Six U.S. senators stepped up their pressure for fixes to Obamacare in a joint op-ed in Politico detailing needed changes in President Obama’s signature health law. But they didn’t always feel so strongly, a cursory review by The Foundry shows.
Taking a page from recently released findings of Democratic pollster Celinda Lake—who said Democrats shouldn’t defend the Affordable Care Act but instead call Obamacare “flawed”—the five Democrats and one Independent noted in their op-ed:
As each of us has said from the beginning, the ACA is not perfect. And as each of us has promised, we are taking important steps to make the law work even better for families and small businesses across the country.
The senators are: Heidi Heitkamp (D–N.D.), Mary Landrieu (D–La.), Mark Begich (D–Ala.), Mark Warner (D–Va.), Angus King (I–Maine), and Joe Manchin (D–W.V.)
A quick review by The Foundry, however, finds that most if not all of them didn’t have strong initial reservations about the massive bill when Obama signed it into law in March 2010.
Speaking upon completion of the legislation through a budget reconciliation process, Landrieu proclaimed in a press release:
The package we approved today is a series of targeted modifications that make a good law for Louisiana even better… [W]e should be proud of this historic legislation that will provide a health care safety net for millions of Americans.
On the day of passage, Begich said he was “proud on Christmas Eve  to cast my vote in favor of this historic legislation, which will save lives, save money and save Medicare.”
Alaskans have been told the sky will fall if health reform passes, and that’s just not true.
Heitkamp—who ran her campaign on what was called a “delicate balance” of supporting Obamacare but wanting fixes—was nevertheless in full support mode after passage when she appeared at a 2010 rally organized by NDPeople.org and Change That Works to thank North Dakota lawmakers who voted for Obamacare. She told the crowd:
You need to continue your efforts. You need to continue to believe that our citizens, the people of North Dakota, will agree with this in majority if we just get them the message.
Some of the senators did express reservations about Obamacare, even while voting for, or supporting, it.
“While not perfect, this legislation will lower insurance premium costs for the majority of families and businesses,” said Warner in December 2009, after an early-morning cloture vote that would allow a final vote on the Senate’s version of the health law.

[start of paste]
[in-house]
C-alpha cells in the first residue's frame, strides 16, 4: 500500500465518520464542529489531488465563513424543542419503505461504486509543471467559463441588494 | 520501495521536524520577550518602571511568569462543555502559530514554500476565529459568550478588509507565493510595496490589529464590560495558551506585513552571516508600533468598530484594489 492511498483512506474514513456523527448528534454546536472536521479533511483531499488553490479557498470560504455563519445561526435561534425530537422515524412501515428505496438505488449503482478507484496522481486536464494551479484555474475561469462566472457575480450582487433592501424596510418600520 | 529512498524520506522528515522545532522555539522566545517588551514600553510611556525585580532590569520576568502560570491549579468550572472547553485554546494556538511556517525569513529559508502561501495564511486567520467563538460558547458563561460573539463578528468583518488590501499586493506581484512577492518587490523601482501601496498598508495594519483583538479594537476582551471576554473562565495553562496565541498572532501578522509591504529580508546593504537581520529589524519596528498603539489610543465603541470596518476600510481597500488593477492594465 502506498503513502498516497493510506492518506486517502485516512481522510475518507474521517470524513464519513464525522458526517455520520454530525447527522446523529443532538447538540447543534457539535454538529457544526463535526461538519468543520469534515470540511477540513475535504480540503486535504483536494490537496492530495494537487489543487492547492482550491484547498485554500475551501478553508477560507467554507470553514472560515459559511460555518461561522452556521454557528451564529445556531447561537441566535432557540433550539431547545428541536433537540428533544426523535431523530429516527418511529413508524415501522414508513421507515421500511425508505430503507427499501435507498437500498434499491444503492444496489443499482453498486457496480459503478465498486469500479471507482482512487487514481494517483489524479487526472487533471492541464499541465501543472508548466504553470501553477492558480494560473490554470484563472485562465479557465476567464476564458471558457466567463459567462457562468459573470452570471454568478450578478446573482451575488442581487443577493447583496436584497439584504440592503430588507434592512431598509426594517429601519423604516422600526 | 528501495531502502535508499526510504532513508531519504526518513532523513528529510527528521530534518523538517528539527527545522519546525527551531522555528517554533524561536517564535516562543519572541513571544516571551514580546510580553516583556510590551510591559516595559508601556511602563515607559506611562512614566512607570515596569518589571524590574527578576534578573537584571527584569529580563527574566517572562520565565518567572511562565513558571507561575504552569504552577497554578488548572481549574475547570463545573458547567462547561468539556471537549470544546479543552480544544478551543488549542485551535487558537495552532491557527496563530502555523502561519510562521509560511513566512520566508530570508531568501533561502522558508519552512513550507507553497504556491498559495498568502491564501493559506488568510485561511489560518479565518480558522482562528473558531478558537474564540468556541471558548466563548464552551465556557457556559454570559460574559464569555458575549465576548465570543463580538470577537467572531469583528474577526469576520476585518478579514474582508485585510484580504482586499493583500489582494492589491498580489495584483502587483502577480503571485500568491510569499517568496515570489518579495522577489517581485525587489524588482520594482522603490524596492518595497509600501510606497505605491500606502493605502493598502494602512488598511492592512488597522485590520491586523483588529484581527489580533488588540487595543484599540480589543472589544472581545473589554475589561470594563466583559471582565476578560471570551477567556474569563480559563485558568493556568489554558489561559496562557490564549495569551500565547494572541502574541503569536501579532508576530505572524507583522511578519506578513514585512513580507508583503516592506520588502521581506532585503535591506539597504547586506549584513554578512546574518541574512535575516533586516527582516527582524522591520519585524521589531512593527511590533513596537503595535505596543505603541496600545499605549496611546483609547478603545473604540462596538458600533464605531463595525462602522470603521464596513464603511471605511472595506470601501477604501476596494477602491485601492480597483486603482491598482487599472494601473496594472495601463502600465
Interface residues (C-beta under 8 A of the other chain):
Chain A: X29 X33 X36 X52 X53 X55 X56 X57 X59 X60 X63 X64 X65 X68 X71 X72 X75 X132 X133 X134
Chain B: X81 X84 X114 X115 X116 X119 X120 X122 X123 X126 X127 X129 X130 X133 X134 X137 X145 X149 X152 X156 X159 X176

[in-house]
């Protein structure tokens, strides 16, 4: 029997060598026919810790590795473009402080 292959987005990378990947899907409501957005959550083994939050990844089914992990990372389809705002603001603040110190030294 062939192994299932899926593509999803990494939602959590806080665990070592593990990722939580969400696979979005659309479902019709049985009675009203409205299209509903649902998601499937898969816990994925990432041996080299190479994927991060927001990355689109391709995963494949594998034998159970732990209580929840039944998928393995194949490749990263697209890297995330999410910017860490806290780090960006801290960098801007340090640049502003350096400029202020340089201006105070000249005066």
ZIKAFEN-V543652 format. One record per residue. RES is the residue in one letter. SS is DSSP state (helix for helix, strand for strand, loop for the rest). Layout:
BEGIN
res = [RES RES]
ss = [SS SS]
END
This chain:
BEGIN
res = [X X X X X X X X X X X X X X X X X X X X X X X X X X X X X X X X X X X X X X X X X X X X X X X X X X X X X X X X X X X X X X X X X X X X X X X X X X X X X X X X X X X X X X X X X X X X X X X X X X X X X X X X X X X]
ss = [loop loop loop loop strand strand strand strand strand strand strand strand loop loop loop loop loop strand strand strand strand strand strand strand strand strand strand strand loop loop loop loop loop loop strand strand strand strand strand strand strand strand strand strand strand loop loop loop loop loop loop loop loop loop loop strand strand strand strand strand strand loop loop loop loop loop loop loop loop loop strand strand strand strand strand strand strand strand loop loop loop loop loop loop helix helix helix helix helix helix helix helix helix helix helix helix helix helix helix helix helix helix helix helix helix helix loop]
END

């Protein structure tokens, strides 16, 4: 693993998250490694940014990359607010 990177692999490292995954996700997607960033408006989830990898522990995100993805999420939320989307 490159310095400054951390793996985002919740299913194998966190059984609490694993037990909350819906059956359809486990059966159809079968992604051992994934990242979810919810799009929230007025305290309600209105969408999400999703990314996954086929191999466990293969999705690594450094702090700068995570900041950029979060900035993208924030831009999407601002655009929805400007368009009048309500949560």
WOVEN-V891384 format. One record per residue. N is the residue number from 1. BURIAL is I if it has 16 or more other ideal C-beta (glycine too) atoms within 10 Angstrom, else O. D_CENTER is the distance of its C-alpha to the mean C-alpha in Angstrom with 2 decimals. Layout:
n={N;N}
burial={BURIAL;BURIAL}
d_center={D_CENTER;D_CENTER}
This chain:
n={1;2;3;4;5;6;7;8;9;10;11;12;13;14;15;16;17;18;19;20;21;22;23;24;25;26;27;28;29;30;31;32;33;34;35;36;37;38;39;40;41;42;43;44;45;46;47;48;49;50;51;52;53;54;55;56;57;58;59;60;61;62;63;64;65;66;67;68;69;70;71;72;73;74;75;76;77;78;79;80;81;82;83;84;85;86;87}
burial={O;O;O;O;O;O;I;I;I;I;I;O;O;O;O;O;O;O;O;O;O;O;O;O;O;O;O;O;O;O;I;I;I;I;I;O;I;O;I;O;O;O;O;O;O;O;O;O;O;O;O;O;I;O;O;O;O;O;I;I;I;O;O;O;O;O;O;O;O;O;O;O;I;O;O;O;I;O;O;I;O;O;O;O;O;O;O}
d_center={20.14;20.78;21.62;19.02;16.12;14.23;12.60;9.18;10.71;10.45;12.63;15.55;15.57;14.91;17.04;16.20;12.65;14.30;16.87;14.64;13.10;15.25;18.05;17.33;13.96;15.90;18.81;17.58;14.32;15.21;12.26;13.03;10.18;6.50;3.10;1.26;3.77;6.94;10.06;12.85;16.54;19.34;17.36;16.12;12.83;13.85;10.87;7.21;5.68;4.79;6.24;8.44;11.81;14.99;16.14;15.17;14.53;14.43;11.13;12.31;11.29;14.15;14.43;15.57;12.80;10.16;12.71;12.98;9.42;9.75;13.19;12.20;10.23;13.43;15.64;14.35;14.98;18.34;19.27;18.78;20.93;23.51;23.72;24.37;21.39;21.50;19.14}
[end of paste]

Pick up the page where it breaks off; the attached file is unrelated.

Manchin, then governor of West Virginia and a candidate for Senate, appeared on “Fox News Sunday” in October 2010. He said that although he had supported Obamacare to “move the ball forward,” he would not vote for it as a senator.
“Reaching as far as they did…in the weeds of the bill that we didn’t know about, no one else knew about until it came out, knowing that, I would not have supported that or voted for that at the time,” Manchin told host Chris Wallace. He would later tweet that he never supported full repeal of Obamacare.
Meanwhile, in his maiden floor speech as a senator, King said:
I always was surprised that summer  that people were getting red in the face about a health care bill. It wasn’t the health care bill, it was the perception that Washington was somehow taking over something that should have been left to them.
Among needed Obamacare changes specified in their op-ed, the six lawmakers call for:
- relaxing essential benefits to allow for lower cost plans;
- providing more funding for health insurance cooperatives;
- allowing consumers to buy insurance plans across state lines;
- changing the employer mandate requirement to only affect businesses with 100 or more full-time workers;
- creating other portals (online or physical) for Americans to buy health insurance through the Obamacare insurance exchanges.
This story was produced by The Foundry’s news team. Nothing here should be construed as necessarily reflecting the views of The Heritage Foundation.